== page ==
Federal Reserve Bank of San Francisco
In Karl Polanyi’s seminal work, The Great Transformation, he argues that it was a radical
departure for Western society in the early modern period to divorce land, labor, and
capital from their traditional values, turning them into commodities that could be
bought and sold.
The crucial point is this: labor, land, and money are essential elements
of industry; they also must be organized in markets; in fact these markets
form an absolutely vital part of the economic system. But labor, land, and
money are obviously not commodities….Labor is only a another name for
human activity which goes with life itself, which in its turn is not produced
for sale for entirely different reasons, nor can that activity be detached from the rest of life, be stored or mobilized; land is only another name for nature, which is not produced by man; actual money, finally, is merely a token of purchasing power which, as a rule, is not produced at all, but comes into being through the mechanism of banking or state finance. None of them is produced for sale. The commodity description of labor, land, and money is entirely fictitious.
Not long ago in Europe, and still in many places in the world today, traditional and
community values reigned. In those circumstances, laborers did not measure their time
by the hour and sell it to an employer, there were no real estate sales offices in the village center, and capital had yet to accumulate. (If Marx was right and capital was frozen labor, then the world still needed the nation-state and a modern financial system to play the role of the freezer.)
We may be on the edge of another period when we reintroduce community values to
the commodities of land, labor, and capital. In this issue of the Review, we explore how
both business enterprises and investment decisions can be infused with community goals—providing for those who are less capable of providing for themselves, promoting better health and stronger community fabric, and respecting the environment. Community development finance is already playing a supporting role in this evolution.
Kathy Brozek kicks off this issue and gives an overview of social enterprise, providing a
context and tools for understanding the entire spectrum of business enterprises—from purely profit-motivated on one end, to purely charity on the other. Kevin Jones also explores social enterprises, particularly in terms of how their social missions can survive all stages of growth, even an initial public offering.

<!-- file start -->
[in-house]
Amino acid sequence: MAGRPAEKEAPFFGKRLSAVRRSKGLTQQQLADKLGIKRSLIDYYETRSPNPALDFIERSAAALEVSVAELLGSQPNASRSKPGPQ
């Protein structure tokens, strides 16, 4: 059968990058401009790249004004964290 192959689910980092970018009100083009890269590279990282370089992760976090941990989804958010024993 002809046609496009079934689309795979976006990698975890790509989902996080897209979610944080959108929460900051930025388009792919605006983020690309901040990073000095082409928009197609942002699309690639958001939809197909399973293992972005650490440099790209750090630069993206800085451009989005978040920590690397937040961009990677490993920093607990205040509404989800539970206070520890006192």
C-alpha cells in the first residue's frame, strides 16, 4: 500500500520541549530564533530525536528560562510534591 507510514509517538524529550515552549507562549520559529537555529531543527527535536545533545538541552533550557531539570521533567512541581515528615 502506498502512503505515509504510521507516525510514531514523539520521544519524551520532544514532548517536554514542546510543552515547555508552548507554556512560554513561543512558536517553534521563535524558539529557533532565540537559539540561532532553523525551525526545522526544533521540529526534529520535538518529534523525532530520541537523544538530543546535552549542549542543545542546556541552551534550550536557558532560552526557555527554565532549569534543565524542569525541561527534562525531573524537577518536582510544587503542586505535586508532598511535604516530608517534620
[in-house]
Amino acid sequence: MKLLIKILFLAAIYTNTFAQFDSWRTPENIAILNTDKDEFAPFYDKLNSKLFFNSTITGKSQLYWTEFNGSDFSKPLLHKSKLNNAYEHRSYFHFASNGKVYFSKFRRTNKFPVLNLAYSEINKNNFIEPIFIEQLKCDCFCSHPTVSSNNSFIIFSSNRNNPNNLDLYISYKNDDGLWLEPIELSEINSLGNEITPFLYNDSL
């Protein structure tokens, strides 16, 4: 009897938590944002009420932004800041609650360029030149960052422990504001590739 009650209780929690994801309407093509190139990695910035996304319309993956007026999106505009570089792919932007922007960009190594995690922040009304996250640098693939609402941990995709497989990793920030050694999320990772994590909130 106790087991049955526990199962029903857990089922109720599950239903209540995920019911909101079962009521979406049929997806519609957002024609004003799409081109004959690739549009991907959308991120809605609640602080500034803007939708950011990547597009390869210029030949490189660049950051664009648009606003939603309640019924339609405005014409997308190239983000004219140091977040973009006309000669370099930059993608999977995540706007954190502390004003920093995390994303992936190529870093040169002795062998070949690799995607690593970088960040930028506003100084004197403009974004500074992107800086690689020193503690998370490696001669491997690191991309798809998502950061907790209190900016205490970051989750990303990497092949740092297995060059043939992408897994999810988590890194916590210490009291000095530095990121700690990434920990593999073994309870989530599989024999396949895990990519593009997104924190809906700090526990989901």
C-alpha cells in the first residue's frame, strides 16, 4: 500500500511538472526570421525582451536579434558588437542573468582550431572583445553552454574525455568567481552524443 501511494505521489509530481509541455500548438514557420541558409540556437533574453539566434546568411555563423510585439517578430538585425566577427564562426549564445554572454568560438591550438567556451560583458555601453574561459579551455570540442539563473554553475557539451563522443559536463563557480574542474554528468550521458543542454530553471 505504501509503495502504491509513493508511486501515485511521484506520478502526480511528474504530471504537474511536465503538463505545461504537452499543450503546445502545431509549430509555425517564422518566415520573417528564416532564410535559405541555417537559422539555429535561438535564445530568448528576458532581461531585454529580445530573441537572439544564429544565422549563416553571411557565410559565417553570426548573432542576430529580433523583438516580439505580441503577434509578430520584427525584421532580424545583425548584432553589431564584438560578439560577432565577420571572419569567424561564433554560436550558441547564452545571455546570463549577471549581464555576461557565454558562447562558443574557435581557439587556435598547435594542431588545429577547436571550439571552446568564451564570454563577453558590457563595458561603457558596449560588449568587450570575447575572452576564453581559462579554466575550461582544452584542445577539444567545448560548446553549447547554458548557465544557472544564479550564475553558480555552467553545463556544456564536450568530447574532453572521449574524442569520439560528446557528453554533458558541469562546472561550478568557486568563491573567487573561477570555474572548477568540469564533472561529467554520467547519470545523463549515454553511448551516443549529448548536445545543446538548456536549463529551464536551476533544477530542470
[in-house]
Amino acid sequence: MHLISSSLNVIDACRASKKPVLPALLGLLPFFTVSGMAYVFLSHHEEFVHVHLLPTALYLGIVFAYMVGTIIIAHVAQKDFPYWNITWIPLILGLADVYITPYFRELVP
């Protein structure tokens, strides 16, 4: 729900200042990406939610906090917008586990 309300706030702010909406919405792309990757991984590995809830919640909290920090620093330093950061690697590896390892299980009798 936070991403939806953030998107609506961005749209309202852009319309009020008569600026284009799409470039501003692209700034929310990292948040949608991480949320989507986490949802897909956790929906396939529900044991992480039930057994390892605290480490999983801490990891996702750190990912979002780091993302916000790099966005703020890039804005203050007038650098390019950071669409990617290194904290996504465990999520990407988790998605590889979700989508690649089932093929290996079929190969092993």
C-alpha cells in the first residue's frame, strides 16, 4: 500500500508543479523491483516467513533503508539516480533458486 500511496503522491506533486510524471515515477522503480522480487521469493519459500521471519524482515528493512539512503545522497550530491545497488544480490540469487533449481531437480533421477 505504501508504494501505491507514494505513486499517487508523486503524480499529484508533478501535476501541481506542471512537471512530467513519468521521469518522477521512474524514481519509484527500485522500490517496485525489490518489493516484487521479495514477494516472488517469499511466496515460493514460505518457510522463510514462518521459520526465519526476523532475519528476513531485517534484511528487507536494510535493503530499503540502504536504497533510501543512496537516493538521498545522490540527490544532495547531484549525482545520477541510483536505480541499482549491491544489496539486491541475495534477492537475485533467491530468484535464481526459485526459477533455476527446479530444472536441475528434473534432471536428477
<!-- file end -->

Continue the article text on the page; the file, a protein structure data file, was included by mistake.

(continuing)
Antony Bugg-Levine and John Goldstein provide an overview for what they term “impact
investing,” with an eye to how public policy, CRA-motivated banks, and individuals might
promote this category of investment. Lisa Hagerman and Janneke Ratcliffe explore how
we might better measure progress on community values in a given investment; sophisticated financial tools help measure profit, but these authors explore how to measure, in a meaningful and standardized way, the social and environmental good that comes from the investment. Saurabh Narain is also interested in measuring social and environmental outcomes and specifically shows how intermediaries—community banks and community development financial institutions—can provide the bridge from the world of global capital to the neighborhoods of need. Bruce Cahan also explores how a mission-oriented bank can be a useful intermediary between socially motivated savers and consumers and the larger economy.
Finally, our commentary section features a lively debate among leading thinkers in the
field of social enterprise and impact investing, including Jed Emerson, Dan Pallota, Michael Shuman, Don Schaffer, Penelope Douglas, and Carla Javitz.
After the near collapse of the world financial system, it is time to reflect on whether
social enterprise and investing might not offer some lessons for creating a more sustainable economy.
Mission Insurance: How to Structure a Social Enterprise So Its Social And Environmental Goals Survive Into the Future
Kevin Jones, Good Capital
(PDF - 112KB)
Exploring the Continuum of Social and Financial Returns: When Does a Nonprofit Become a Social Enterprise?
(PDF - 294KB)
Using High-Transparency Banks to Reconnect Money and Meaning
(PDF - 182KB)
Impact Investing: Harnessing Capital Markets to Solve Problems at Scale
Antony Bugg-Levine, Rockefeller Foundation, and John Goldstein, Imprint Capital Advisors
(PDF - 215KB)
Increasing Access to Capital: Could Better Measurement of Social and Environmental Outcomes Entice More Institutional Investment Capital into Underserved Communities?
Lisa A. Hagerman, College Institute for Responsible Investment, Oxford University Centre for the Environment, and Janneke Ratcliffe, UNC, Center for Community Capital
(PDF - 290KB)
NCIF Social Performance Metrics: Increasing Flow of Investments in Distressed Neighborhoods through Community Development Banking Institutions
Saurabh Narain and Joe Schmidt, National Community Investment Fund
(PDF - 303KB)
Reject the Reset!
Jed Emerson, Uhuru Capital Management
(PDF - 130KB)
Dan Pallotta, Pallota TeamWorks
(PDF - 60KB)
Local Stock Exchanges and National Stimulus
Michael Shuman, Business Alliance for Local Living Economies
(PDF - 74KB)
At the Crossroads Where Economic Development, Job Creation and Workforce Development Intersect Carla I. Javits, REDF
(PDF - 147KB)
Penelope Douglas, Pacific Community Ventures
(PDF - 89KB)
Could “Small Is Beautiful” Replace “Too Big to Fail?”
Don Shaffer, RSF Social Finance
(PDF - 178KB)
Download Full Review
(PDF - 1.26MB)
Community Development Investment
|The views expressed are not necessarily
those of the Federal Reserve Bank of San Francisco or of
the Federal Reserve System. Material herein may be reprinted
or abstracted as long as the Community Development
Investment Review is credited.